Go for Opera. It has tab groups done right (unlike Firefox).
You basically just drag a tab on top of another tab and you have a group.
On top of that Opera also has sessions, so you can save and restore multiple windows with mutliple tab(group)s.
+1 for Opera. I currently have 60 or more opened tabs in Opera right now.
With Opera, you can:
- Group tabs by drag and drop a tab onto another, or onto another group of tabs.
- Collapse / expand groups of tags.
- Save tabs set into what is called "sessions" for later reopening them.
- Opera reopens your tabs when it restarts.
Note that Opera was the first browser introducing tabs.
Some other pretty good functions of the opera browser:
- has en integrated email client (and not simply another email client: it is the best I have ever seen. Outlook is not a good email client in comparison).
- news groups,
- rss feeds
- Opera is better than dedicated email clients, rss feeds and news groups readers. And I tried lots of them.
- Very good download manager.
- Popup blocker that works pretty well.
- Some sites are unreadable (wrong colors or fonts). Get rid of this ugly page rendering with a single click on a toolbar button.
- Easily transfer your settings from one PC to another, for example when you clean install from Windows 7 to Windows 8, which I just did yesterday: I got my 60+ opened tabs on windows 8 like the day before on Windows 7, with all my contacts, emails, mail accounts, past emails (10 years+), passwords, etc.
Actually, Opera has all the functions of Chrome, + much more.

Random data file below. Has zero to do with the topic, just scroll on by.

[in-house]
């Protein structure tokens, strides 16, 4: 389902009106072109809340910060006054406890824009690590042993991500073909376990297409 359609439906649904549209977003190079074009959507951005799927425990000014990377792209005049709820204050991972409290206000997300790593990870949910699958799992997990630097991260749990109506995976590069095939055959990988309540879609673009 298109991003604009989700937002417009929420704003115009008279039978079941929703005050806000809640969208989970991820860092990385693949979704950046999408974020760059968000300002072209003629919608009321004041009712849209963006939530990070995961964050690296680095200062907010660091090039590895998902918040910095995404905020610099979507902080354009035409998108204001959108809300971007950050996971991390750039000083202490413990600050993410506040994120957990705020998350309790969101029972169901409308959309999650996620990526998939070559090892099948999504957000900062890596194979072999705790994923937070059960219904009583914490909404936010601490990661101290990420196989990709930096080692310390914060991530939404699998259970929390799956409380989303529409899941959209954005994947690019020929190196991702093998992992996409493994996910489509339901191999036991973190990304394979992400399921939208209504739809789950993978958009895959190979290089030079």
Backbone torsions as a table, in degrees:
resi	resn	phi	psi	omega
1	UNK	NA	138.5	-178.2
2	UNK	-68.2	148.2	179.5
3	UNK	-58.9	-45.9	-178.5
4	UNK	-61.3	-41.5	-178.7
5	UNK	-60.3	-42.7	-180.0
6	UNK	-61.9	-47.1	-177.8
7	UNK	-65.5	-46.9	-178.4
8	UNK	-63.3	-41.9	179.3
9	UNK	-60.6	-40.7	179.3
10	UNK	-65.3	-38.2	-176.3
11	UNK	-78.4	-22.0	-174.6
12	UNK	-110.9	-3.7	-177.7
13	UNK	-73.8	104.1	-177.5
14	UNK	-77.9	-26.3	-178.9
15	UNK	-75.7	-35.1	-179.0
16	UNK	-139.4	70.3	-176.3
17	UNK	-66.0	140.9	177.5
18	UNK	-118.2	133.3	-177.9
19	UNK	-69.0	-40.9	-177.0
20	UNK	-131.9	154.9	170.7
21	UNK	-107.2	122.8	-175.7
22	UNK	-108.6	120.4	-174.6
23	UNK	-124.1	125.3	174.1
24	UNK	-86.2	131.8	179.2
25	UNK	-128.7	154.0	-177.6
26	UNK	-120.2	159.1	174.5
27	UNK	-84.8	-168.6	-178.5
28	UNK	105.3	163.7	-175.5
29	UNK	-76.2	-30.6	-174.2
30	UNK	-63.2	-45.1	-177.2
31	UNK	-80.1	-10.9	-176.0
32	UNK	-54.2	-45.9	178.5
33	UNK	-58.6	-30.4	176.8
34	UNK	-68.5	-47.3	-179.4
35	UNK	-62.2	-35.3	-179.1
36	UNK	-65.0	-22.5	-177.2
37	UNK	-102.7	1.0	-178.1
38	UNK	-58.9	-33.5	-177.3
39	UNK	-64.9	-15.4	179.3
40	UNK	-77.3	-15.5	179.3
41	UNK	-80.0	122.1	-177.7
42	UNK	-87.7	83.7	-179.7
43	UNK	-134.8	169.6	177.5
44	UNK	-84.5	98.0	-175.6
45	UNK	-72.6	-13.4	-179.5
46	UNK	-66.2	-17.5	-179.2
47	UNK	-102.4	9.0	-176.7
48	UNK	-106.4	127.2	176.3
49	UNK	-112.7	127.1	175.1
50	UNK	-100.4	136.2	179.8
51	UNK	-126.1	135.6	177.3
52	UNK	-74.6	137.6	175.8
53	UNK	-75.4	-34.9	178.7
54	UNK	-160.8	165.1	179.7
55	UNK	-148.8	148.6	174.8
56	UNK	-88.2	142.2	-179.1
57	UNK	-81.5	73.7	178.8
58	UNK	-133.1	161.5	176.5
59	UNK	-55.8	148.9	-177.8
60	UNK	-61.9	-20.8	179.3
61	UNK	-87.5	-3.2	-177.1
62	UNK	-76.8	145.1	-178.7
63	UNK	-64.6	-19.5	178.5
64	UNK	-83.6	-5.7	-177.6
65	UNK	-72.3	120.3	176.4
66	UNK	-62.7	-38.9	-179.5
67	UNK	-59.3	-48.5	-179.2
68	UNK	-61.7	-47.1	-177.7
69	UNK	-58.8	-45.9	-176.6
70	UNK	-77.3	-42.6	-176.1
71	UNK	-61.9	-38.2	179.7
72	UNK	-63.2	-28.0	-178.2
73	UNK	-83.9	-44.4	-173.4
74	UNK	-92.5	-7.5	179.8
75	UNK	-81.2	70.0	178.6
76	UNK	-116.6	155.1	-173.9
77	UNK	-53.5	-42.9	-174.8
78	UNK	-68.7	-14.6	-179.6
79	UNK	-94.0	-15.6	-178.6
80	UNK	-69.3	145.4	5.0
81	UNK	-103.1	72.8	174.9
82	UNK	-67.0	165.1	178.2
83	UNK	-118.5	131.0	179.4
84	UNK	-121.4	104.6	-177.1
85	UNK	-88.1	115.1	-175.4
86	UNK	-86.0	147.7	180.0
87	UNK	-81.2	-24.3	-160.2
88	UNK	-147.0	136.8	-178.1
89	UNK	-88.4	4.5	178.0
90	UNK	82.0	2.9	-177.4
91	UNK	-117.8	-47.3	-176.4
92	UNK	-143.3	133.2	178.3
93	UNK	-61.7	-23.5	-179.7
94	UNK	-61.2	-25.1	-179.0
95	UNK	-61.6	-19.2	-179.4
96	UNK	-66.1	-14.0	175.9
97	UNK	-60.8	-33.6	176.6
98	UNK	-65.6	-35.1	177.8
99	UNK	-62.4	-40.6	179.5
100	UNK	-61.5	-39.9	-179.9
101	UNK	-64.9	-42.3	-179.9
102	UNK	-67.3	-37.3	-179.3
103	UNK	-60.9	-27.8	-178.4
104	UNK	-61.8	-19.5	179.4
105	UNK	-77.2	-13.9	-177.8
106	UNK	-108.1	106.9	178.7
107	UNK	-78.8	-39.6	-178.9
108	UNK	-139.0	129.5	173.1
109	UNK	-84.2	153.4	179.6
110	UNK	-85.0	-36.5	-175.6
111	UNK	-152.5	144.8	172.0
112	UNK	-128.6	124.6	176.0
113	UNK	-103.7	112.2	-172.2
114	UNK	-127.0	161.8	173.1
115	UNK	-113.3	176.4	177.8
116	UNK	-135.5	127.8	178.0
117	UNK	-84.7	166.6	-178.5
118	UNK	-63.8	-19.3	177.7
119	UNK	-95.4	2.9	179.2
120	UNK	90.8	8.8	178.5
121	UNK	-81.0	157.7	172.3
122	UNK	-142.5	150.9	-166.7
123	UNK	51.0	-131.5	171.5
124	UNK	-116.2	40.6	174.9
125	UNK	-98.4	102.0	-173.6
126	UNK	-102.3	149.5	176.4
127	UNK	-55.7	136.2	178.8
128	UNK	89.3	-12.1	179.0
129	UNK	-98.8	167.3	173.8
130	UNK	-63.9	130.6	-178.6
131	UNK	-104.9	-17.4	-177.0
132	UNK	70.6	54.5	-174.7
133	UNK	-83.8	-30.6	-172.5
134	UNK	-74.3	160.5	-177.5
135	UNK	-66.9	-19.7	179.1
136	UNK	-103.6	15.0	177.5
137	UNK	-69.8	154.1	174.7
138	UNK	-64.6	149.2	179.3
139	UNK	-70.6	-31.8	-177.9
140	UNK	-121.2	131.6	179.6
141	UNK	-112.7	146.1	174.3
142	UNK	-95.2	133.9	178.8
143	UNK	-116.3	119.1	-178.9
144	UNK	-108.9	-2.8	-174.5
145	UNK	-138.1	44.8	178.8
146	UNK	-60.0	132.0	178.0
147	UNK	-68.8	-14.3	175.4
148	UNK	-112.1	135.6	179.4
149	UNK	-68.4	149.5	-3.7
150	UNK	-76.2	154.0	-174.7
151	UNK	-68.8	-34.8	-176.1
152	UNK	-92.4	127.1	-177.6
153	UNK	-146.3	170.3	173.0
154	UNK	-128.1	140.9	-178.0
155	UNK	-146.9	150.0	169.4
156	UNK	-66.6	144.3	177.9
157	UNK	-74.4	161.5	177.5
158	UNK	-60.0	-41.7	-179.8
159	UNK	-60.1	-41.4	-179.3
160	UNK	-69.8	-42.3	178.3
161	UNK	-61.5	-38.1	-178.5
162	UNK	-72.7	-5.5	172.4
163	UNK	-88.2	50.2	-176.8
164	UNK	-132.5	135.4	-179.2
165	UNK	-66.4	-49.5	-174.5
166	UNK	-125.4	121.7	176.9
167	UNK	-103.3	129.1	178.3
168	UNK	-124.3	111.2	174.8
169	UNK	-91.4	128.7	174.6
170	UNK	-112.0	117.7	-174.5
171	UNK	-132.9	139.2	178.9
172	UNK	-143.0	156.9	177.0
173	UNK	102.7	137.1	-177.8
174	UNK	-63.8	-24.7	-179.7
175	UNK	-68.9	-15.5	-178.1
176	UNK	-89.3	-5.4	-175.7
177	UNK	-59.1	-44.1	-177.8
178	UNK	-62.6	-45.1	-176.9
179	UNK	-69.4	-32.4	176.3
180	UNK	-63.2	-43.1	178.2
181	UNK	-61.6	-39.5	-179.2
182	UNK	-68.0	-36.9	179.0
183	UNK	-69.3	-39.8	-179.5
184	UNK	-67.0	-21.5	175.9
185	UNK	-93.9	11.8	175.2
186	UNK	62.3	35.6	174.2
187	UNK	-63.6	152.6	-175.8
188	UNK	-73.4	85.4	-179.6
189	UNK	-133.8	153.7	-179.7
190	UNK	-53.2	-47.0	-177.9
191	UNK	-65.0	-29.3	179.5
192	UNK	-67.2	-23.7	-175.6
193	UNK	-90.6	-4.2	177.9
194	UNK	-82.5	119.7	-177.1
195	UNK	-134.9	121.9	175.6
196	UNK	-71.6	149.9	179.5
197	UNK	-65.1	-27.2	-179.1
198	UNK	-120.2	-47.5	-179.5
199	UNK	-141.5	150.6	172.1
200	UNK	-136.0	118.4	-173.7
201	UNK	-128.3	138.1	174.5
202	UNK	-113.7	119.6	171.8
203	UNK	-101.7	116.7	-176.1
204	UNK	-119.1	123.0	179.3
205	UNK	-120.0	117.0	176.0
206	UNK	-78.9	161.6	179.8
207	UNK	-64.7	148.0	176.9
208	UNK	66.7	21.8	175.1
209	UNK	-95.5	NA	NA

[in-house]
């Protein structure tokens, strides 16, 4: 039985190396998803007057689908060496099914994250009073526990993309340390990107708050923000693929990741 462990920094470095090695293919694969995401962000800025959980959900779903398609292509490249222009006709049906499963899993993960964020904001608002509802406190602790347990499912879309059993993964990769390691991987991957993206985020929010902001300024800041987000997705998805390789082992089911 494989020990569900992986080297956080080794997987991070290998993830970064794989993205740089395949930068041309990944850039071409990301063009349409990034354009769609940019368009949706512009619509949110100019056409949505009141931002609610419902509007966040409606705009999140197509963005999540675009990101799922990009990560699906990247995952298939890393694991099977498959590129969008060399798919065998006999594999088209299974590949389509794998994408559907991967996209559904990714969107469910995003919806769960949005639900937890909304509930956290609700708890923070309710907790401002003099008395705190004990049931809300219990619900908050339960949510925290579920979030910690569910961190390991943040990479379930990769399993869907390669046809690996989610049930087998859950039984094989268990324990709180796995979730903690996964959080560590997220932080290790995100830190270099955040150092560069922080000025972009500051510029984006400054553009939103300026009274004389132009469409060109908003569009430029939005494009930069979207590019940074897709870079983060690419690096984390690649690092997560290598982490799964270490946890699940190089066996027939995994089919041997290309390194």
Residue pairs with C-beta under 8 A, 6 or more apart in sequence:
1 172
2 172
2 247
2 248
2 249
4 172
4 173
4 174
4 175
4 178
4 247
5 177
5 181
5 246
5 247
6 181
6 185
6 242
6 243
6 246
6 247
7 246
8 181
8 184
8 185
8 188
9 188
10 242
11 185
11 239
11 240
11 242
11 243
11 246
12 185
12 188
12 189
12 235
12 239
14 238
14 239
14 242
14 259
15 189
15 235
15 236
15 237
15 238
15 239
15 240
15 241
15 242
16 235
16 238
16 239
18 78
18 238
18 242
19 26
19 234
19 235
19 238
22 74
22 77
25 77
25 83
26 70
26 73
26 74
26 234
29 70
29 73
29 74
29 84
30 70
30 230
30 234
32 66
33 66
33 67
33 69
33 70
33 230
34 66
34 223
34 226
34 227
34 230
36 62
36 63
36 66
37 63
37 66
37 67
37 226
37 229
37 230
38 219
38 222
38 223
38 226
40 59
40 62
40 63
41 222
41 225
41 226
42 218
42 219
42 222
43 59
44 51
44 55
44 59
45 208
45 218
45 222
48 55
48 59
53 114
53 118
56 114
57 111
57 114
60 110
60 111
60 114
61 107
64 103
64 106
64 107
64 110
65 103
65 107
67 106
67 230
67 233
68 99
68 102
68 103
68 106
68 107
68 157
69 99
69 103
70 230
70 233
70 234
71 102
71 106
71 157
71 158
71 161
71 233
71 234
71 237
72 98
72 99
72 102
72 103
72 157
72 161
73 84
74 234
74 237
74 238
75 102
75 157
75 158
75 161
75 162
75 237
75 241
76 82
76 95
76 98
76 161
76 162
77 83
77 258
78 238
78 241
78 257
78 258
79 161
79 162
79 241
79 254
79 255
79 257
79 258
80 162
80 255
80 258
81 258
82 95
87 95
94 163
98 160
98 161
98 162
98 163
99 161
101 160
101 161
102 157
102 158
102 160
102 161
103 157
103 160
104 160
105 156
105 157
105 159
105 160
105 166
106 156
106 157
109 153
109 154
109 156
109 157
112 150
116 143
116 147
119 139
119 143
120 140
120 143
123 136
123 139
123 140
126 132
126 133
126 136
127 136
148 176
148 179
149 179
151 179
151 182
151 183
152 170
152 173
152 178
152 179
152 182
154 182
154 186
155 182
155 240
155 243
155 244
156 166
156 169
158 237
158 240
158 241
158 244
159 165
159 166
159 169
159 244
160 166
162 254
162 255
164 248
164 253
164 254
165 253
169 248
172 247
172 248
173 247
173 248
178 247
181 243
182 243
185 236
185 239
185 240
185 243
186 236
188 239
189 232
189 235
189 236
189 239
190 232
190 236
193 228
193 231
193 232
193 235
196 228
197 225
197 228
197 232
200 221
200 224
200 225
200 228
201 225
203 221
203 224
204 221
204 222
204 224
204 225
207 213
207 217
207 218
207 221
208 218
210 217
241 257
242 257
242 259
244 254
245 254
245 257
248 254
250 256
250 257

I use Chrome mainly for debugging purposes, or when I need to open a site with another account.
Maybe I'm missing something but you can bookmark all open tabs as a group using "Add Current Tabs to Favorites". The next time you open your browser you just right click the folder in Favorites and select "Open in Tab Group".
Admittedly for each window you would have to select a separate folder to open but it seems like that would meet your needs.
This assumes you're using IE.
...the only browser we are allowed in my office (corporate environments are awesome!)
I made a browser while I was still in college that allowed you to save all open tabs to a "tab list". Then you had a drop down of your "tab lists", and once you selected one, it automatically opened all of those tabs. This was before tabbed browsing had gotten very big, my teacher's jaw was on the floor.
Cool story, huh?
I guess I should make a plugin to do this junk, it was pretty neat. It would be even cooler if your "tab list" only took up one spot in the tab row, and allowed you to go through its child tabs like a drop-down menu when you hovered over it. I haven't made any browser plugins yet, though. I guess it's time to learn, haha.
Instead of keeping tabs open somewhere or bookmarking articles/pages only to forget them until they are outdated, I use Simpleology[^] DreamCatcher (via browser addon) for storing and reminding me them as soon as I am ready to build a new working plan.
This process also gives me time for my initial curiosity to calm down, which occasionally result in me cancelling the decision to read that particular page and save some valuable time. Best part is, all those tabs are out of sight until I want to re-evaluate/read them, uncluttering my browser AND my mind.